3. Common Core: “[Gary Johnson] opposes Common Core and any other attempts to impose national standards and requirements
  4. ...

As regular readers know, I’m in the middle of a series of posts exploring how education reformers can work to improve learning besides pushing for policy changes. One way is to spur “disruptive innovations” that target students, parents, and/or teachers directly.

Clay Christensen and his acolytes would surely disagree with my use of that term. His definition goes as follows: “A process by which a product or service takes root initially in simple applications at the bottom of a market and then relentlessly moves up market, eventually displacing established competitors.”

I’m ambitious, but not quite that ambitious. Sure, I’d love to disrupt the traditional education bureaucracy and replace it with a system of high-performing charter schools. That might be doable one day—at least in our major cities and inner-ring suburbs, where student need is greatest, the population is dense, and existing district schools are the least defensible. But in America’s affluent suburbs, exurbs, small towns, and rural areas, I think the “system” is here to stay for the foreseeable future. There’s just not enough appetite in those places for something very different.

What I’m interested in today is how to work around that system and cut out its middle men (and women), such...

Credit recovery is education’s Faustian pact. We remain not very good at raising most students to respectable standards. But neither can we refuse to graduate boxcar numbers of kids who don’t measure up. Enter credit recovery, an opaque, impressionistic, and deeply unsatisfying method of merely declaring proficient getting at-risk kids back on track for graduation.

This pair of studies from the American Institutes for Research and the University of Chicago Consortium on School Research looks at more than 1,200 ninth graders in seventeen Chicago public schools who were enrolled in a credit recovery course the summer after failing algebra I a few years ago. Half took the class online, half in face-to-face classes. Providing credit recovery is now one of the most common purposes of online courses; but “evidence of the efficacy of online credit recovery is lacking,” the authors note with considerable understatement.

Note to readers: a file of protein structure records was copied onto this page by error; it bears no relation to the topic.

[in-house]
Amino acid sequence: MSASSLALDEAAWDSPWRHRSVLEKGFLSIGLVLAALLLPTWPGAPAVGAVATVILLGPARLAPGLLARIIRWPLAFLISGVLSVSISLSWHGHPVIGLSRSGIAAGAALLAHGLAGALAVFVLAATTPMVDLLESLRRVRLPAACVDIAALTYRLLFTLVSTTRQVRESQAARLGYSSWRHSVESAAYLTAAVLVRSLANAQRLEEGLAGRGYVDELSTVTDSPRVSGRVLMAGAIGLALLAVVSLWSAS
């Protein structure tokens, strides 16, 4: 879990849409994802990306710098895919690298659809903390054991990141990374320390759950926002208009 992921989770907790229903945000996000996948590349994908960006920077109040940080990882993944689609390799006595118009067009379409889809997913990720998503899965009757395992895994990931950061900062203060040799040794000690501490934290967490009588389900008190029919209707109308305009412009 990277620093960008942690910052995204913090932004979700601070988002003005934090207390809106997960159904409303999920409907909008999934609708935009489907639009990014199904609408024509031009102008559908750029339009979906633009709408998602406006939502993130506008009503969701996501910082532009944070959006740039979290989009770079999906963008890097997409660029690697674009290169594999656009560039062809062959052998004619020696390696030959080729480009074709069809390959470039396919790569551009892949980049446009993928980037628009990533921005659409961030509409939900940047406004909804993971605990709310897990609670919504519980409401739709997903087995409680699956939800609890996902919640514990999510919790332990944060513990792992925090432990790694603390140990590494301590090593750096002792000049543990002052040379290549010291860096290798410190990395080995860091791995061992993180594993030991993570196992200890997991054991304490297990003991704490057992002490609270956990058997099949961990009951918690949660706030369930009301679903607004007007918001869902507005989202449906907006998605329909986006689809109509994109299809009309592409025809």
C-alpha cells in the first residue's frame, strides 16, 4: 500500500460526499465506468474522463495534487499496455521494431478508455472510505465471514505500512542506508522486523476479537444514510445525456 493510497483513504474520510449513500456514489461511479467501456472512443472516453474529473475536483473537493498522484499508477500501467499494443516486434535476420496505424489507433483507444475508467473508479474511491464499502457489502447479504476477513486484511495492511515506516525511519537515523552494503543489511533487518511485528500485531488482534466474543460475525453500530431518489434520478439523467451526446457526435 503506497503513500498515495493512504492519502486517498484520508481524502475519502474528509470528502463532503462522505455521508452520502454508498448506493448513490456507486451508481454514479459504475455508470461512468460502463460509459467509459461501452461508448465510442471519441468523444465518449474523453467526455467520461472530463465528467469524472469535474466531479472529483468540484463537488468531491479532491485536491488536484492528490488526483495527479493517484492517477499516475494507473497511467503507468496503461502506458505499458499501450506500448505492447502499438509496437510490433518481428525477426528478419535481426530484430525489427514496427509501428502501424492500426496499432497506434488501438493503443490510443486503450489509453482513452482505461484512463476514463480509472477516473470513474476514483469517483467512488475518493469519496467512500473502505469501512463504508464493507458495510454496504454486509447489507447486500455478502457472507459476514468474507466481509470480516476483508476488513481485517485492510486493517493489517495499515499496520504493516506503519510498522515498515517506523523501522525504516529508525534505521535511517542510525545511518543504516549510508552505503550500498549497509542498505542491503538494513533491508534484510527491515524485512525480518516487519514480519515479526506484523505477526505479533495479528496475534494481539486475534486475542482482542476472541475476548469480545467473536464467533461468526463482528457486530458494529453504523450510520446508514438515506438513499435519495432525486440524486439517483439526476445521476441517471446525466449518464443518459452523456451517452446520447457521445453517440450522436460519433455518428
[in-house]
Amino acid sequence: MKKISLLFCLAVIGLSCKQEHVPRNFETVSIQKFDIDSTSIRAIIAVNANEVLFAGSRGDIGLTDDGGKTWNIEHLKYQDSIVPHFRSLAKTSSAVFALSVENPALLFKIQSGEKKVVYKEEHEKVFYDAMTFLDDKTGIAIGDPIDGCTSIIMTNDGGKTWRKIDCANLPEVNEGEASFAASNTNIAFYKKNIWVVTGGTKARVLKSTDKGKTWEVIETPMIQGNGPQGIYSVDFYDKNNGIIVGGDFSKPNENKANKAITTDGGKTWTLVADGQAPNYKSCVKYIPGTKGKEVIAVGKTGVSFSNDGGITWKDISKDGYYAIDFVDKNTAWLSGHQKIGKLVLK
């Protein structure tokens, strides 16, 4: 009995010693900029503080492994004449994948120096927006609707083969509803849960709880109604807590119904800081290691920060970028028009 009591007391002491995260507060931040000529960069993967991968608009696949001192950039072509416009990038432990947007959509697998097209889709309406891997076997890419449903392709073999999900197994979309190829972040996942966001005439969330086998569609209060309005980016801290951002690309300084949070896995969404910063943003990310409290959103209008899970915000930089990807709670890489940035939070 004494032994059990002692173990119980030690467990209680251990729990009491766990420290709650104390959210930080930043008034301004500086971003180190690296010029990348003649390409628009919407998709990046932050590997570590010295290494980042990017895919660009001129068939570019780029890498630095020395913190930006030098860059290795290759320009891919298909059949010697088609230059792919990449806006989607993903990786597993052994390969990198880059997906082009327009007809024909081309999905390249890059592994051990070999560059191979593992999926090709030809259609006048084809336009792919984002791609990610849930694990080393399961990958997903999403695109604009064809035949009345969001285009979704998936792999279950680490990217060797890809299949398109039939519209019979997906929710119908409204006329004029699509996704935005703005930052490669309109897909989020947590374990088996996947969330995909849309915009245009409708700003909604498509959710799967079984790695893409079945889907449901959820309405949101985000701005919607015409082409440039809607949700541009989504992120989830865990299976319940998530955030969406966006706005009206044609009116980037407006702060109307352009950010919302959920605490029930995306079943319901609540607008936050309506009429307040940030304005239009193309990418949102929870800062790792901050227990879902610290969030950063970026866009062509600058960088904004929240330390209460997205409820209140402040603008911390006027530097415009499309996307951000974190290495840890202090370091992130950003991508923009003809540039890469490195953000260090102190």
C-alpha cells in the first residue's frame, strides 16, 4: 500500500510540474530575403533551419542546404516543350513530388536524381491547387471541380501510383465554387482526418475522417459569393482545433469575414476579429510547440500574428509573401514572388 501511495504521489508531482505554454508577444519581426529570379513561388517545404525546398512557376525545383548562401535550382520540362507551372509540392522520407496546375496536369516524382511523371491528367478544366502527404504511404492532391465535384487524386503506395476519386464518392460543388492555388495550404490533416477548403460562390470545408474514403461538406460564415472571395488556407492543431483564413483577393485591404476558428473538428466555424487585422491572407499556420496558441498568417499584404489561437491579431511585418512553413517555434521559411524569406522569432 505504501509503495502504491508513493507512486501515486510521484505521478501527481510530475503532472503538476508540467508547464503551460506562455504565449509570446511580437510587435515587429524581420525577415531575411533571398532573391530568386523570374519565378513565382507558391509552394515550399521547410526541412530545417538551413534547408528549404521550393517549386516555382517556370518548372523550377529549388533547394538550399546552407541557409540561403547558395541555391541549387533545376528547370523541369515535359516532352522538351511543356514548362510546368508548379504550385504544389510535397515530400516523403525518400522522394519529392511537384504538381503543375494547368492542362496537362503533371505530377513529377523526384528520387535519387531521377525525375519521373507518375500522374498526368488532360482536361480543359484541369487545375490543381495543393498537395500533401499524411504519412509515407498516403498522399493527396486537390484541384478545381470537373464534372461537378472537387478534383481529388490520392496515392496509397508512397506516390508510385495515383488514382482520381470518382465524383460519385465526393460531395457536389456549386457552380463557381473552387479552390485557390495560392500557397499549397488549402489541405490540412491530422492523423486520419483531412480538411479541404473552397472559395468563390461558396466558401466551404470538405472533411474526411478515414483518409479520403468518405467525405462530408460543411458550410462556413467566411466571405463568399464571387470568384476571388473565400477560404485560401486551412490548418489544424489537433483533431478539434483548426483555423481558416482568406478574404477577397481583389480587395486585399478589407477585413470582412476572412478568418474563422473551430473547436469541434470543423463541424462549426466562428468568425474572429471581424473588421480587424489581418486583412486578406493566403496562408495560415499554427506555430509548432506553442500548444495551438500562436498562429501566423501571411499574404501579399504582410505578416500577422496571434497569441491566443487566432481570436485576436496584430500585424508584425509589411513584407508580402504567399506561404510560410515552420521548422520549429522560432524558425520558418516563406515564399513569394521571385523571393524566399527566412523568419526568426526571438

The first report analyzes the role of in-class mentors in online classrooms, examining whether students benefited from their additional instructional support. They did—kind of. The authors suggest that “instructionally supportive mentors” (those with subject matter expertise, not just a warm body providing “support”) lead to students navigating the course with greater depth and less breadth. They seem not...

  • On the day when America’s schooling woes have finally ceased—when all of its children are guaranteed equal access to qualified teachers, enriching curricula, secure facilities, and reliable pathways to higher education and the workforce—Bill de Blasio and Eva Moskowitz will have to find something new to fight about. Maybe their respective choices for the finest Ninja Turtle, or whether Led Zeppelin II rocks harder than Houses of the Holy. Until that distant time, they can keep up their reassuringly constant tit-for-tat over Success Academy’s place in the New York City education system. This week, de Blasio has found himself disinvited from Eva’s prom afterparty for insisting that the charter network sign a contract (and therefore accept some form of municipal oversight) to receive payment for its participation in the city’s universal pre-K initiative. Seeking over $700,000 in reimbursement monies, and evidently concerned with being micromanaged by its archenemy, Success Academy appealed to the state education commissioner. The commish swiftly ruled against them, surprising few. This beef perfectly illustrates the challenges of extending pre-K funds to charters, which Fordham chronicled extensively in our report last year. Normally, the barriers to participation include low funding levels or district monopolies